For somebody that is a little experienced with regular snowboarding (around 10 years of basic snowboarding), what would be the ideal way to starting halfpipe snowboarding?


I have done some research and saw that there are some basic tips on the halfpipe snowboarding out there. This source suggests just delving right to it, the only precursor is having to buy a helmet. Similarly, this one suggests:

When riding the Halfpipe for the first time, it is important that you practice first. You can do this by simply traversing the transitions of the Halfpipe[…]

I am not entirely sure if jumping right to it (without any schooling) is the best idea there is (judging from my experiences with jumping the bumps on my own and causing many issues).

In your experience, having clocked some snowboarding time, what would be the best way to start the halfpipe?

  • Have you tried halfpipe/quarterpipe skating? I was into skating a few years back and was told that the best way is just to do it - seems like the advice between the two sports is the same. I don't know how the skills between skating and snowboarding compare, but I expect they're reasonably similar in terms of balance and mental attitude :) – oliver-clare Feb 14 '13 at 13:50
  • @LordScree Unfortunately I haven't.. I understand that the advice might be just to get the gist of it, but I want to avoid any potential injuries. Or limit them as much as I can :) – arin Feb 15 '13 at 15:41

If you want to avoid injury, take it slow. I would suggest traversing the transitions as the second link suggests. Start at the bottom of the transition on one side and practice cutting back to the transition on the other side. With each run, you will feel more confident. You should be able to climb higher into the transitions with each run, until you eventually catch the vertical. The first few times you catch the vertical, focus on safely landing. After that, work on simple tricks. Once you've mastered those, work on tricks that are a little more difficult. If you still have difficulty performing tricks over jumps in a board park, I would suggest a little more practice there before you try any tricks on a halfpipe. The halfpipe is a lot more dangerous than a board park because you can easily accelerate faster than intended, which means you can accidentally catch a lot of air. If you don't know how to safely land, you may end up landing in the transition and go for a nasty spill. If you are confident you can safely land (even in the transition), I'd say you are well prepared to try halfpipe. Accidents are to be expected when learning, but please do review safe landing techniques before trying the halfpipe. You might do this by watching halfpipe videos on youtube. Even videos where people crash will be of great help as they will teach you what not to do. Best of luck!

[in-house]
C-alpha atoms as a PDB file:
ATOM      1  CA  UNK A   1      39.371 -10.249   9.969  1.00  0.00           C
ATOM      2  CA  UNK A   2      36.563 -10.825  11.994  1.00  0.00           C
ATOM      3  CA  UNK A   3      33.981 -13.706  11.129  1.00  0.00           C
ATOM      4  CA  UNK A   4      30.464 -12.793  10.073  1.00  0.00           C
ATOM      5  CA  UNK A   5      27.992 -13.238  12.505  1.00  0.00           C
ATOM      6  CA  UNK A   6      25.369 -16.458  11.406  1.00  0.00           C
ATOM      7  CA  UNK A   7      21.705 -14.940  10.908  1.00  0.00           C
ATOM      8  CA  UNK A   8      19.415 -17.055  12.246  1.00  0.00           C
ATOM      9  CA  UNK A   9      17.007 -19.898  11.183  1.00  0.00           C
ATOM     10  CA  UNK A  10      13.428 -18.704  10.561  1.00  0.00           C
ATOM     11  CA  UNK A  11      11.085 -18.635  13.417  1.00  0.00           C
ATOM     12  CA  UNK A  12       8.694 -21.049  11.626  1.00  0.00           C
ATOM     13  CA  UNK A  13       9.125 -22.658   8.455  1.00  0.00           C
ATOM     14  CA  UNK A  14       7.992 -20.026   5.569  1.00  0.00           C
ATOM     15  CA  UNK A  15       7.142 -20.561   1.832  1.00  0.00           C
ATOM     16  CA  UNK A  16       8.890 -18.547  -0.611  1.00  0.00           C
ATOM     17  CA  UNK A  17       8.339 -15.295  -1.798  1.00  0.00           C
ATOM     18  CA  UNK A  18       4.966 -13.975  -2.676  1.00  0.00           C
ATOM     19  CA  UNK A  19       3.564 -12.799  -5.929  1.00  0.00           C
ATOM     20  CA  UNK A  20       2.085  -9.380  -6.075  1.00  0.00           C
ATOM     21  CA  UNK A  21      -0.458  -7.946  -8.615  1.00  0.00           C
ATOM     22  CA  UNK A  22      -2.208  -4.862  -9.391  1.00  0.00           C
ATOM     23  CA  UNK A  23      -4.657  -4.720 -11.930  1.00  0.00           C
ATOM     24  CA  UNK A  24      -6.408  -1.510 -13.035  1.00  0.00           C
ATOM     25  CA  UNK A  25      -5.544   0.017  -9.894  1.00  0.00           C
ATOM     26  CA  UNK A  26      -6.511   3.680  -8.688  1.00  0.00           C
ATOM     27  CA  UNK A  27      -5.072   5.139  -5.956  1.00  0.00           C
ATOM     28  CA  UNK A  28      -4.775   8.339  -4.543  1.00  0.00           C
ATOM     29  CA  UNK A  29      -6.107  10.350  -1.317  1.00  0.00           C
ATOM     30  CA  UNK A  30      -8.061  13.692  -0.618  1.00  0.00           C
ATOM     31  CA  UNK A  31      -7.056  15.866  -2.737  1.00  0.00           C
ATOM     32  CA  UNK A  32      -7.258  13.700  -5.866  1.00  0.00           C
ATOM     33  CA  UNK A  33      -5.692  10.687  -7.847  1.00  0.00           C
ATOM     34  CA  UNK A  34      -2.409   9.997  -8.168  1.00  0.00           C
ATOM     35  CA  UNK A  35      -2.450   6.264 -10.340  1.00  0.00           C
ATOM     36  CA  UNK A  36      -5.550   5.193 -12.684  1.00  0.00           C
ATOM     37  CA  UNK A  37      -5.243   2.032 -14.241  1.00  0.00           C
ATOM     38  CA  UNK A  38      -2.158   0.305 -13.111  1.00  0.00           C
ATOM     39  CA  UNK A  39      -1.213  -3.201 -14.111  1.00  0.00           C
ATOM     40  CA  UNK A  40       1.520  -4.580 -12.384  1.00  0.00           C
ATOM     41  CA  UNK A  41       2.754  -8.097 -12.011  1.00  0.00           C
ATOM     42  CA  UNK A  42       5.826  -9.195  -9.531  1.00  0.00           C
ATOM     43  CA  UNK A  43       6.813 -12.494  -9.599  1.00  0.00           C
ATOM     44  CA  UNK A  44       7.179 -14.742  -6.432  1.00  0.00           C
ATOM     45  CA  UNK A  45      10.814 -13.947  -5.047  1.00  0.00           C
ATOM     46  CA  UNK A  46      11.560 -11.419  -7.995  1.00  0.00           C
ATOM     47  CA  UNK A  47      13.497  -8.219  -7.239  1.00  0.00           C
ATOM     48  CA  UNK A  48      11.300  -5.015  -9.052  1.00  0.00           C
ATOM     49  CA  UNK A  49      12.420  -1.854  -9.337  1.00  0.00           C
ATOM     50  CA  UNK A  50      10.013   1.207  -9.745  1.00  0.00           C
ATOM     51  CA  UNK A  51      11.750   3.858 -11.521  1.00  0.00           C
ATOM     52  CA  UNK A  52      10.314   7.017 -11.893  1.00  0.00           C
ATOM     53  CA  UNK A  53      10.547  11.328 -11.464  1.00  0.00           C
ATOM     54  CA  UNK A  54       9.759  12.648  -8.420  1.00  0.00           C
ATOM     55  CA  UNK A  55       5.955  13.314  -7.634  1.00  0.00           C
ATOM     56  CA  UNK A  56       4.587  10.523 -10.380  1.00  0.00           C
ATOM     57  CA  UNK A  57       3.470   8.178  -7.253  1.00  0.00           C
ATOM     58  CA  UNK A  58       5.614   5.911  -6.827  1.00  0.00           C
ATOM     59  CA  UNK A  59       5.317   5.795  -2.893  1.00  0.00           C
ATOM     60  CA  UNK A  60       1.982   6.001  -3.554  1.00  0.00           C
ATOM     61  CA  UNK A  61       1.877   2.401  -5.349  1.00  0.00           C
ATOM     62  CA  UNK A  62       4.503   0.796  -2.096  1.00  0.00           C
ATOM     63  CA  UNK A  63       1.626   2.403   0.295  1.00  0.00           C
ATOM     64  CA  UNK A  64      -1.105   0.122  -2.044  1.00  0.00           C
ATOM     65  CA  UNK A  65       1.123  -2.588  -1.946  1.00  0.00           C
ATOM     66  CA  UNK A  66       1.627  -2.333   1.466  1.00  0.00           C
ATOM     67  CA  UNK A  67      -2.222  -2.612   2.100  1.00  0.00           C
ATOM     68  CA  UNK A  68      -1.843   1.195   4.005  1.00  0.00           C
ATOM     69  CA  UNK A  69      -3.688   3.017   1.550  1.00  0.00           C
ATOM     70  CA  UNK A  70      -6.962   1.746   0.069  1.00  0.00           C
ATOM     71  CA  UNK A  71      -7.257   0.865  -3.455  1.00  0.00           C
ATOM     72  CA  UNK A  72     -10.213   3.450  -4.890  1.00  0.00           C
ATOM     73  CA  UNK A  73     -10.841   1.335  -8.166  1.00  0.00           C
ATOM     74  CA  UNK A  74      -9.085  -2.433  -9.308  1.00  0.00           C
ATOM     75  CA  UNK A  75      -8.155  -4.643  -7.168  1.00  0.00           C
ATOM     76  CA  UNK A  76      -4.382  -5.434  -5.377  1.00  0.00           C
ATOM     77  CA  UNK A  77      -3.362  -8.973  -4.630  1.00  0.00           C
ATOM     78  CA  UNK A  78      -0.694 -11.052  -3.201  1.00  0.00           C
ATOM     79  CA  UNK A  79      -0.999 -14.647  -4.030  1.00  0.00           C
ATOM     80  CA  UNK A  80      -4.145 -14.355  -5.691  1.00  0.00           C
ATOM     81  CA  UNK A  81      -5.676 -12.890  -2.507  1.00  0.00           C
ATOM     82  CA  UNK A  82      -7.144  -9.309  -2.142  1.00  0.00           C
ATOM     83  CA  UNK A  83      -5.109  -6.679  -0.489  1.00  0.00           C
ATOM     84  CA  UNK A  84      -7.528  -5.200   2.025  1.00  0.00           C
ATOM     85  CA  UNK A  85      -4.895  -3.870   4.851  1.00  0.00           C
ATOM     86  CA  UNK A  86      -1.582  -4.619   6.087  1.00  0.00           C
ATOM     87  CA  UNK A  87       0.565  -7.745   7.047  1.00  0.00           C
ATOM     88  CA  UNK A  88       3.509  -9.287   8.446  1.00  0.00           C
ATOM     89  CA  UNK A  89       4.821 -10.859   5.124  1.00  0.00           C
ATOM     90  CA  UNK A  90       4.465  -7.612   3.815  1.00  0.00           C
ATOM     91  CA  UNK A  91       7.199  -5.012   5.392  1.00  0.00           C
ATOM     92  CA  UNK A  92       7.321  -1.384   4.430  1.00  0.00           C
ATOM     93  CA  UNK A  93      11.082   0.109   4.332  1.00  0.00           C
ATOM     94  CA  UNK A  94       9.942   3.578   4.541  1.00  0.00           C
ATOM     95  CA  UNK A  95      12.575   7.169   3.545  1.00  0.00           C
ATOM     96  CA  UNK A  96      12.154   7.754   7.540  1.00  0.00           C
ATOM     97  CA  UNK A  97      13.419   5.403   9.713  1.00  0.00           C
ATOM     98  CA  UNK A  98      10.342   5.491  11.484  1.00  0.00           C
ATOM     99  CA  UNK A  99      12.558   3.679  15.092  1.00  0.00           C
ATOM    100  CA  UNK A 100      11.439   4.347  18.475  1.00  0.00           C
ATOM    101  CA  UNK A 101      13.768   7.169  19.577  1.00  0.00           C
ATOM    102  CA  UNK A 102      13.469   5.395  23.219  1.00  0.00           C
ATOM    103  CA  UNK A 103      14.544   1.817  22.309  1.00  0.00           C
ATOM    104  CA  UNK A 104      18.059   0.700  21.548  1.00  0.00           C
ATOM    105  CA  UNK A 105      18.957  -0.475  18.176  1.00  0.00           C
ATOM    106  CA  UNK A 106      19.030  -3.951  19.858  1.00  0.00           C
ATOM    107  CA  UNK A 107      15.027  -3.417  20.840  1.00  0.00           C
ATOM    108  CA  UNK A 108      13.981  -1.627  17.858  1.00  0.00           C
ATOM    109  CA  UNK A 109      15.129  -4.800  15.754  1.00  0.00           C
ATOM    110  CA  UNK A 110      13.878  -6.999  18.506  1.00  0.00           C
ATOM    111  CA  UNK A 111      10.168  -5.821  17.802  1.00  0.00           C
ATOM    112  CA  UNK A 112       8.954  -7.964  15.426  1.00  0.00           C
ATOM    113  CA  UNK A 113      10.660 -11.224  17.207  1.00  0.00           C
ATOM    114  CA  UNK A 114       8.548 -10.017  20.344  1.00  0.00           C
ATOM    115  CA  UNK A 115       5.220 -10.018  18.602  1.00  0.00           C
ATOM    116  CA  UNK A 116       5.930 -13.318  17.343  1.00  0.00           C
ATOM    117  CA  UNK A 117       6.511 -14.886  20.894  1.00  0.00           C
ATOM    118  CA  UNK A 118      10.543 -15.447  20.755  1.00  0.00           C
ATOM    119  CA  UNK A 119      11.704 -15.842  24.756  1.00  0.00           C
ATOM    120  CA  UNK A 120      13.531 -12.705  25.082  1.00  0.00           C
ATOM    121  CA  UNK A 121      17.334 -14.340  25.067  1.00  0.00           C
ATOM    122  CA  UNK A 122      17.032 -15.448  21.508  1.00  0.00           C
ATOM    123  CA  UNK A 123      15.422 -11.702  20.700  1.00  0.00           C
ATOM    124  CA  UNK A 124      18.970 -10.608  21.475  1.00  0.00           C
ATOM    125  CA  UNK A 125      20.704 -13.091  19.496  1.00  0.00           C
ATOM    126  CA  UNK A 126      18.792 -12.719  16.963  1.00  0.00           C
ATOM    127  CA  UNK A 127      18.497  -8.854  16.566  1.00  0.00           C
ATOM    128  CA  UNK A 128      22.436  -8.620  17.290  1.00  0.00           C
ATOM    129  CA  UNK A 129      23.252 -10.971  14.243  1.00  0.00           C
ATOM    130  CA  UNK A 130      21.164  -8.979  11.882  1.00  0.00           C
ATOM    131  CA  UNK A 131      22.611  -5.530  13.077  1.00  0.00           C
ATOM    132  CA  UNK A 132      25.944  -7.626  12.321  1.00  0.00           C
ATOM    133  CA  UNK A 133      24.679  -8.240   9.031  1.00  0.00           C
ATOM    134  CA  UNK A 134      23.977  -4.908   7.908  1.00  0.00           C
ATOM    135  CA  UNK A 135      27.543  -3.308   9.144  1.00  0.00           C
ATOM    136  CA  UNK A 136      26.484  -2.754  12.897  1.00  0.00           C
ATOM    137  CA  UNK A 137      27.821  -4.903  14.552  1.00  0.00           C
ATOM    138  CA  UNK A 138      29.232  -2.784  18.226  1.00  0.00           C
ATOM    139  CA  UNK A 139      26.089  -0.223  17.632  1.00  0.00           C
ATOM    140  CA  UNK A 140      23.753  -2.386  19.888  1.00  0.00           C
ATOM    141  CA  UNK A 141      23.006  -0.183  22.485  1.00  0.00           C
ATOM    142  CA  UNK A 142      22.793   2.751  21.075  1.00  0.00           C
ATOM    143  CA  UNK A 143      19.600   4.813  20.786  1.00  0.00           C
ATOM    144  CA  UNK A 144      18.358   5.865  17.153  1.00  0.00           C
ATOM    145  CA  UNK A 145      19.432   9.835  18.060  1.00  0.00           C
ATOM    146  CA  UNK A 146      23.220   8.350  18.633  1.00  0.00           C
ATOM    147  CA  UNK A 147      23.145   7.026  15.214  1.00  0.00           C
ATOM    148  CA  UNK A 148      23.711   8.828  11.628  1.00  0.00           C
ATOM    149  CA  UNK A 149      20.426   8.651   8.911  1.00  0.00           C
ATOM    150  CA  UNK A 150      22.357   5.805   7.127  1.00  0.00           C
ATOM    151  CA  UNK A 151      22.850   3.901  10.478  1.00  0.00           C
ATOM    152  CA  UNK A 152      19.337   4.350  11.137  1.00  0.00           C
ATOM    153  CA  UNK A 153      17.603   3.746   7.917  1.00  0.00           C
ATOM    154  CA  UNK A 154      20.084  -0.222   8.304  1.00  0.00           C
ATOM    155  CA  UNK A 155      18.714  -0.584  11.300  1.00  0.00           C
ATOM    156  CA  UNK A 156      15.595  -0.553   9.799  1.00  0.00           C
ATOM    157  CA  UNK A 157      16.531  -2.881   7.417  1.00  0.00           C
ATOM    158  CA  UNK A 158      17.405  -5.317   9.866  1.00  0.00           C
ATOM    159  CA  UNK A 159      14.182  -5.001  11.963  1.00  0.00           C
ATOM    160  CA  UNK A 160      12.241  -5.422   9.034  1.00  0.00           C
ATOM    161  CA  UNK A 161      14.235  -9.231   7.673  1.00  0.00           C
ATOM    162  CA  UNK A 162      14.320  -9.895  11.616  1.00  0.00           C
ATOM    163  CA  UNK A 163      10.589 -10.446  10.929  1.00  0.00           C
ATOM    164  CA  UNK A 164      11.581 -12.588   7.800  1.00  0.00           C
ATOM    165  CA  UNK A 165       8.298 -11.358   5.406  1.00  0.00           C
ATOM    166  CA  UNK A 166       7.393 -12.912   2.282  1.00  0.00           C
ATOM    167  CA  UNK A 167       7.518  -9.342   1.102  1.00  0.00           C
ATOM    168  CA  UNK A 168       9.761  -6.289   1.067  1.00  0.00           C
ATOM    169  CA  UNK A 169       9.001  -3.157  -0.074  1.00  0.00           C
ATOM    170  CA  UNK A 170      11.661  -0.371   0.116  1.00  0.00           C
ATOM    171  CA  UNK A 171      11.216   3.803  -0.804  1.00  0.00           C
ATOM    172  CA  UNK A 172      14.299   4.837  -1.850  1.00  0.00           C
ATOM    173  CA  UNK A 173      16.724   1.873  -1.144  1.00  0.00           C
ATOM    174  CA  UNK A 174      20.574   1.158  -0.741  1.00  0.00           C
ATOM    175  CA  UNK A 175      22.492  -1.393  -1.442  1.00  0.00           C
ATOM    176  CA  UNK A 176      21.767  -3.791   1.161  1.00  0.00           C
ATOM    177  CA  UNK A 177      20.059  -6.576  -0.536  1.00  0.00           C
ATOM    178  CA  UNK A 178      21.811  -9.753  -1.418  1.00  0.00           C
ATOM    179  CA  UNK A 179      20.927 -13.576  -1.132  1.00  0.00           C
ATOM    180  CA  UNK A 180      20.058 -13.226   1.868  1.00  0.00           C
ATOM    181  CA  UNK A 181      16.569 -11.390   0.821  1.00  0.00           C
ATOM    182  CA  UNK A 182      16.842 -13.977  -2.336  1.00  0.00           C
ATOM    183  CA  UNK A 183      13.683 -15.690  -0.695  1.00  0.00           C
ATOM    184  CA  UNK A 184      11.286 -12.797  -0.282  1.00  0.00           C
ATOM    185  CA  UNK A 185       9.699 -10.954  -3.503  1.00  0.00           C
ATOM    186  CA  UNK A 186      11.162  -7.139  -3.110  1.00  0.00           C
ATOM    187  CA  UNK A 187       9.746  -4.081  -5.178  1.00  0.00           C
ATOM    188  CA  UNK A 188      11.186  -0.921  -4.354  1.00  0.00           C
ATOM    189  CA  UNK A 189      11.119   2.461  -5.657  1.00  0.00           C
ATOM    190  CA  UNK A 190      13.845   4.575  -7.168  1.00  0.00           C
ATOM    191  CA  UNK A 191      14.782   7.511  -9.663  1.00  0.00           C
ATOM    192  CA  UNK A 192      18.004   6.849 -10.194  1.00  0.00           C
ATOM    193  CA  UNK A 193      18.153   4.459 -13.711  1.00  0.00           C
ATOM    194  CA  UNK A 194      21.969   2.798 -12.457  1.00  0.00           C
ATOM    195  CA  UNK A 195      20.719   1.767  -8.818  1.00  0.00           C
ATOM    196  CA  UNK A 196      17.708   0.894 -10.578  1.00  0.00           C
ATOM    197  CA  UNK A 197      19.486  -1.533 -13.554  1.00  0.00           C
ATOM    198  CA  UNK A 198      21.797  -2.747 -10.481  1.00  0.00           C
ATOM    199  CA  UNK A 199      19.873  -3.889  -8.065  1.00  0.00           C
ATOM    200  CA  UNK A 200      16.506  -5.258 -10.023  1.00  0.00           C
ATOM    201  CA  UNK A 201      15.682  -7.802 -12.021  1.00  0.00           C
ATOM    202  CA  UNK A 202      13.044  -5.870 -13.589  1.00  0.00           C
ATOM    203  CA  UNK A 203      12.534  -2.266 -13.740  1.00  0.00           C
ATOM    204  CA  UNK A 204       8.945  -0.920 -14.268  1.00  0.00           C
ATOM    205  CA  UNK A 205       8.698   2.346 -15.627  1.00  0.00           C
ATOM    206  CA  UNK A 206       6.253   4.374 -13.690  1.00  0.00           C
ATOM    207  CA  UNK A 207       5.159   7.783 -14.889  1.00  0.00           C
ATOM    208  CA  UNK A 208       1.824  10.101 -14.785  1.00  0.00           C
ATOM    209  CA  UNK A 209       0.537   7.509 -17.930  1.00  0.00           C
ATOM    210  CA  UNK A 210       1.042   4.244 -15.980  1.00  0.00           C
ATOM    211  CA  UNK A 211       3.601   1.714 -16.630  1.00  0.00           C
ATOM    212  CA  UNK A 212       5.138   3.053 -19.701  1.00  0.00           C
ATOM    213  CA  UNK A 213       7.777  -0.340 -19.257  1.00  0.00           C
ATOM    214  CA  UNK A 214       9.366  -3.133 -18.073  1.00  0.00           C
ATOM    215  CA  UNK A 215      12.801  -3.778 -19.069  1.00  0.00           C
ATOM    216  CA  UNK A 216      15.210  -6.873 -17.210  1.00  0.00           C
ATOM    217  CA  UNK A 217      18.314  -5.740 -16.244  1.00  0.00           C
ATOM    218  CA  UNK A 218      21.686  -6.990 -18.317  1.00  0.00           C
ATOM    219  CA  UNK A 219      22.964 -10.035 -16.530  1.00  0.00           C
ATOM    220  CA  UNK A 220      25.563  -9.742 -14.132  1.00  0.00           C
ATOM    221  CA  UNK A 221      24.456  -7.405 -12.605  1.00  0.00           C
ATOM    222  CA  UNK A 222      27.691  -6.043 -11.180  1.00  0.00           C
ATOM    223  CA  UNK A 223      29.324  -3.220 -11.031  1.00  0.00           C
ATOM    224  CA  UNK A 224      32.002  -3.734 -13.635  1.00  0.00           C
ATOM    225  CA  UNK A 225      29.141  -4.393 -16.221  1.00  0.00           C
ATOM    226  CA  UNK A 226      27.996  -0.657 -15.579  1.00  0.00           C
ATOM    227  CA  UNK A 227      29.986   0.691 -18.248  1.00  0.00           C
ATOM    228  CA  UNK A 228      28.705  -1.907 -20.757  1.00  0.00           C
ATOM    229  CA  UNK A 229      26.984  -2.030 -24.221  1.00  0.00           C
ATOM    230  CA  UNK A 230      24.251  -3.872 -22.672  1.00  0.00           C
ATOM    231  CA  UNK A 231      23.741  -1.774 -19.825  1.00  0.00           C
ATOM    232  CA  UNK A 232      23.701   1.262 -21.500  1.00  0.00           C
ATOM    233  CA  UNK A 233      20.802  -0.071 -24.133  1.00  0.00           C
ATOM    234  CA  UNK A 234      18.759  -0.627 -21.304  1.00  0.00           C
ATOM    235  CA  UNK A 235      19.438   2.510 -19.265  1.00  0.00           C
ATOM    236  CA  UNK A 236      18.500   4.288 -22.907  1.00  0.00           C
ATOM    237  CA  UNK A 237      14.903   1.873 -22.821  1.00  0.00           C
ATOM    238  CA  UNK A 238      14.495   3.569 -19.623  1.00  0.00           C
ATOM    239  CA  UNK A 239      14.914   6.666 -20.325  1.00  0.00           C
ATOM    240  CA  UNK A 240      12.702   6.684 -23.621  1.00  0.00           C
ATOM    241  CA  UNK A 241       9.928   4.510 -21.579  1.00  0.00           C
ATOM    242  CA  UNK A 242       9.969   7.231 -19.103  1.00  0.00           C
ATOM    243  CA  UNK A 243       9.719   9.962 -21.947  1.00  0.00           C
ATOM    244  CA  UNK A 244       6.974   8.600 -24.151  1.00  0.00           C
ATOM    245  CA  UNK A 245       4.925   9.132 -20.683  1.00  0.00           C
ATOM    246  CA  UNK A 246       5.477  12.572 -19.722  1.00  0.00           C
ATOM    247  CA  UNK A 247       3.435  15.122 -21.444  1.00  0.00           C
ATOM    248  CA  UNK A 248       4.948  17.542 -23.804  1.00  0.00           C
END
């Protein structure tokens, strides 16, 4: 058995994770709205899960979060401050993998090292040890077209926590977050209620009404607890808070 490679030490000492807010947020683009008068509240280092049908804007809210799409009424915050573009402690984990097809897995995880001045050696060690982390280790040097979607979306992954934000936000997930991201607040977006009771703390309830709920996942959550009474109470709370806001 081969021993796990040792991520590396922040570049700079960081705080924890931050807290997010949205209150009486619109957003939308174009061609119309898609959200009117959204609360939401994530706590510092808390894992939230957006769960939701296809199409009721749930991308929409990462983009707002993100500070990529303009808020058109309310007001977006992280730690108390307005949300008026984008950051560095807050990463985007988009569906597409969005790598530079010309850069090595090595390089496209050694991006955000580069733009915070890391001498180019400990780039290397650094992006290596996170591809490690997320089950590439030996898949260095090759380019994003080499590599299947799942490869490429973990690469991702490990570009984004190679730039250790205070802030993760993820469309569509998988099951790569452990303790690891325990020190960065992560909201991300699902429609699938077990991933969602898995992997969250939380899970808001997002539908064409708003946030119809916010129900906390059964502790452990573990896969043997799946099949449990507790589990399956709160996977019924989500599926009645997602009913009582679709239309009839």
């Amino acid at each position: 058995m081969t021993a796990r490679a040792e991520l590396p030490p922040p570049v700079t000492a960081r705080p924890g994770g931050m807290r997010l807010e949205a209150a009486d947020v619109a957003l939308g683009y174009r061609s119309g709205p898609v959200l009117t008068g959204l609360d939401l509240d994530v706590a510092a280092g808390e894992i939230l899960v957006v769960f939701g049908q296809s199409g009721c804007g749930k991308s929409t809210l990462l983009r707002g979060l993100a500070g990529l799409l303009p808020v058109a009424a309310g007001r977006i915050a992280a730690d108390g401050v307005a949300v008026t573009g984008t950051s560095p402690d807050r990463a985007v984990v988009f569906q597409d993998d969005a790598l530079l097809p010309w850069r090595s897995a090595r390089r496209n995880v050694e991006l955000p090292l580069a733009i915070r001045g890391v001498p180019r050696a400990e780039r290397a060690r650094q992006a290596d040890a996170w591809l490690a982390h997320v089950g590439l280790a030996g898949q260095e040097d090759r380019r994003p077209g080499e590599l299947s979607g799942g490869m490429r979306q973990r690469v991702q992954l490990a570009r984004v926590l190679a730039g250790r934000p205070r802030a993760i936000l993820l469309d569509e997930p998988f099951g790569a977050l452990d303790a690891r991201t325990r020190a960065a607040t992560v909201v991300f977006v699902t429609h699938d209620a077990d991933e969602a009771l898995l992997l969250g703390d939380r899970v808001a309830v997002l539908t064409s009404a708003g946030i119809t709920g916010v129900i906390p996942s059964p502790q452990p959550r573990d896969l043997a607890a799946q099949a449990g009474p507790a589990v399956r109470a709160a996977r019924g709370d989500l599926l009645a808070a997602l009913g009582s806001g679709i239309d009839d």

Everyone will have his/her own opinion on the matter. One way might work well for one person and another way will work better for another. The important thing is to stay safe and know your limits. I've been snowboarding for six years and this is what I found to work well for me:

It was my third season and one of the lift operators suggested that I try out the halfpipe. The snow was very soft that day, so the conditions were ideal for learning. She was right; the snow cushioned my (numerous) falls, but I eventually started pulling off some jumps. Traversing can definitely be helpful, but so can linking the turns and carving. I learned by carving on a 45 degree angle (not 90 degrees), making a jump as I turned my body, and landing.

Some people have claimed that starting out in the park first is better. In all honesty, I started in the halfpipe first and I was fine. I think it depends on what kind of riding you'd like to do because the type of board you use for the halfpipe should be different from the board you use for the terrain park. This is because you need excellent stability and edgehold when tackling the halfpipe, which requires a stiffer board. The terrain park, on the other hand, has rails, boxes, and many other obstacles that require a board that can take punishment. A flexible board is good for absorbing impact. Also, you don't want to have sharp edges in the terrain park because sharp edges will catch on rails and such (however,you want to have sharp edges for the halfpipe).

It is important to land properly, but you don't have to practice in the terrain park to do it. You can easily find a wall on a regular slope to practice going up on and can even try springing up over small lumps of snow. Again, when the snow is soft, you can practice jumping on the halfpipe. If you're concerned about falling, you can purchase some body armour, but I can honestly say that I've never worn any and I was fine practising (I have never seriously injured myself when snowboarding). It's your call.

A couple of tips: be sure to bend your knees to absorb impact, watch some videos online and read some literature on the subject, and (if you want) get an advanced lesson. First and foremost, stay safe.

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